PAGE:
Do we have an obligation to protect the environment? Why or why not?
If one looks at the many species that preceded us, there is an observable commonality—namely, physical traits that help organisms weather the forces of nature. The mammals that preceded us (and that exist alongside us) have had hair that covers their whole bodies, helping them stay warm. Humans, in this regard, have the short end of the stick. Apart from our opposable thumbs, we don’t have fur to keep us warm at night, claws for climbing up trees or other useful adaptations.
This would have extinguished the human species very quickly if it weren’t for the most important endowment we were granted: our intelligence. This made it possible for us not to have to survive the surrounding environment, but instead to be able to modify the environment to fit our needs. We don’t have to live in the dynamic, uncompromising, dangerous outdoors because we’ve been resourceful enough to make our surroundings safer and to keep danger at arm’s reach—by means of shelter, agriculture, families and communities, air conditioning, etc.
Taking all I’ve said as fact, to look at how the Earth has been changed at the hands of humans by industrialization and say, “My! We are so evil for affecting the environment,” would be a misinformed opinion, because our impetus to shape the environment was a naturally evolved trait. Environmentalism should be advocated for only to the extent that it continues to protect us. That, my friends, is what nature intended.
– Jordi Faxon (a first-year newspaper student and an esteemed evangelist for nihilism.)
In our relatively posh and cushy 21st-century lives, it’s sometimes easy to forget both the environment that birthed us and the planet that continues to sustain us. Continuing to abuse our planet breaks a contract with the Earth we as living beings agreed to. Our relationship is similar to our obligation towards our government: in exchange for services such as public schools, roads and functioning fire departments, individuals (presumably) pay taxes in trade for these benefits. While this system is far from perfect, it makes logical and moral sense.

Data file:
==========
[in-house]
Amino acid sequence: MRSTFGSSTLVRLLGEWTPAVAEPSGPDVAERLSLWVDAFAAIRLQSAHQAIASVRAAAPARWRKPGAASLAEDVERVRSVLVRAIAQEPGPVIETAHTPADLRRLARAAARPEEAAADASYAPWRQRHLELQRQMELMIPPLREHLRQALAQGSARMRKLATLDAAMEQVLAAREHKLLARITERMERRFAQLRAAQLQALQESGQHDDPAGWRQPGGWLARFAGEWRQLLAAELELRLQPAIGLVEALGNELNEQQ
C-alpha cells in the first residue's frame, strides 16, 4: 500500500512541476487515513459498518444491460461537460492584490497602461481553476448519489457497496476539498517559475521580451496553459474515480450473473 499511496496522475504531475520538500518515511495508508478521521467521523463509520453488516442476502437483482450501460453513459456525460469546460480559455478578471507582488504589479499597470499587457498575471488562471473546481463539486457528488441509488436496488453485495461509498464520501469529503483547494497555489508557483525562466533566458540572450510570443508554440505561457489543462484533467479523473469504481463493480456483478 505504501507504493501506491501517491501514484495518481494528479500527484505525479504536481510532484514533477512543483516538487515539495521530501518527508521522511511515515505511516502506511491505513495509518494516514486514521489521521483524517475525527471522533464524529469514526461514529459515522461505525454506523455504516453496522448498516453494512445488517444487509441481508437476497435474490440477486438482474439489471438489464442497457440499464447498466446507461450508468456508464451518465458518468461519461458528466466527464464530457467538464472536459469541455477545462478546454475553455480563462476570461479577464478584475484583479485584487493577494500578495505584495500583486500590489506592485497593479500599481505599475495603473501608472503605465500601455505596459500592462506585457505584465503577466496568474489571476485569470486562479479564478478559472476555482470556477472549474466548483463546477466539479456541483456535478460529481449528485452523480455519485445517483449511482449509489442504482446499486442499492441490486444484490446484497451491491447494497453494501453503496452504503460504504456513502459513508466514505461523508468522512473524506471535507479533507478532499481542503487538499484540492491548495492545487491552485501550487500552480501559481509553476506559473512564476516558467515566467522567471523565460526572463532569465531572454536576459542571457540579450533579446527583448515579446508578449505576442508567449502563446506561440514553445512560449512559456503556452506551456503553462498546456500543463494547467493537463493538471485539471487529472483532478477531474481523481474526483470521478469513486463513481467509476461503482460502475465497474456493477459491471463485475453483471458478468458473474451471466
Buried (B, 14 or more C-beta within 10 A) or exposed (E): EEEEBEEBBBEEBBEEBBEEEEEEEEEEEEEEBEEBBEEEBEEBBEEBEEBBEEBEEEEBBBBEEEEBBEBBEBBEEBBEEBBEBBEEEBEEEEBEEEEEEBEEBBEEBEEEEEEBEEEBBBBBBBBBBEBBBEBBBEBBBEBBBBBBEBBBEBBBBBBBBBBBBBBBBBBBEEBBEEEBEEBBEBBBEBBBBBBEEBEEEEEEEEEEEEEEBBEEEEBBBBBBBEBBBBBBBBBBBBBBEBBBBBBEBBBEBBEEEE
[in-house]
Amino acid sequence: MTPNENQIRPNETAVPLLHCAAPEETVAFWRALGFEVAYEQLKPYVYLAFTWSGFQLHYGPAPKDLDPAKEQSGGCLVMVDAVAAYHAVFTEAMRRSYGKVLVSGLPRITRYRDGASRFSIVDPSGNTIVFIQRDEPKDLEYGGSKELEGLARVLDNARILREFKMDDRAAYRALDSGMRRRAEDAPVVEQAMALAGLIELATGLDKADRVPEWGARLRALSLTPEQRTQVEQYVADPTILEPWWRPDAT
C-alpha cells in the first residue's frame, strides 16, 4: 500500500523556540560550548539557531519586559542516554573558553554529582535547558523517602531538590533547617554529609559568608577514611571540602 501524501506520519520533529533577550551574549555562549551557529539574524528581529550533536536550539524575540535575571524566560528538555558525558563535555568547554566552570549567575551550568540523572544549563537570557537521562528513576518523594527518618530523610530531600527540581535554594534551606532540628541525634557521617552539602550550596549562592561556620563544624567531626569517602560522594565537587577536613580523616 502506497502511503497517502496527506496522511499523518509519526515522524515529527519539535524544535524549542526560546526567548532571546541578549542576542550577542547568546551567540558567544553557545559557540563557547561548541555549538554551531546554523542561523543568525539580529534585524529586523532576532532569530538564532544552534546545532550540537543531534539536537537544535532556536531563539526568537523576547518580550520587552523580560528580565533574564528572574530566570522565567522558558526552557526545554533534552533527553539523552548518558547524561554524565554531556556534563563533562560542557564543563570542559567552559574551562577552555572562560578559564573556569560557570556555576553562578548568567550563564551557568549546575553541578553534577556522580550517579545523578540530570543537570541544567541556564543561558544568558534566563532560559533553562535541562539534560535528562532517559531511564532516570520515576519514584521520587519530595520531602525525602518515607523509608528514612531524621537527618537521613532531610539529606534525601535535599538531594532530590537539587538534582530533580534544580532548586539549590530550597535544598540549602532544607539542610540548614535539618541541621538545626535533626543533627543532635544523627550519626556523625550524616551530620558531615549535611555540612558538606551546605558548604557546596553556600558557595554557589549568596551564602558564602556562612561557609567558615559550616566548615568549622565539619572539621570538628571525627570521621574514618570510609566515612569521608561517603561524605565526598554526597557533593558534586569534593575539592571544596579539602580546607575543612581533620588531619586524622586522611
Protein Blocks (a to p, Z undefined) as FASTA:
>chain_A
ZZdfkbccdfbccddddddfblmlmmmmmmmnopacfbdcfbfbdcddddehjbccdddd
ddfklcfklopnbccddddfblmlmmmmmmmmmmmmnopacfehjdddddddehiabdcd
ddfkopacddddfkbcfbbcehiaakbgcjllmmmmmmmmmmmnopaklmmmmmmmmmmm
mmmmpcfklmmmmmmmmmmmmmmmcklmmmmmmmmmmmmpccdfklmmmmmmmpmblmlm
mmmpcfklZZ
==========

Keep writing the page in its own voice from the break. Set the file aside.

Our relationship with the Earth ought to function in the same way. We receive benefits like air to breathe, food to eat, vistas to admire and mountains to climb, but for much of history we have been free-riders and leeches. Time has come to settle that bill. We have the individual responsibility to help the environment, including at the polls.
Every living thing shares a portion of this obligation, but it’s not shared equally. Those that have benefited most from our abuse of the planet have the lion’s share of the burden to fix it. Those who feel that this contract we signed as living beings is unjust or coercive unfortunately don’t have a choice anymore: it’s simply too late.
– Peter Ellison (a second-year newspaper student and a full-time procrastinator.)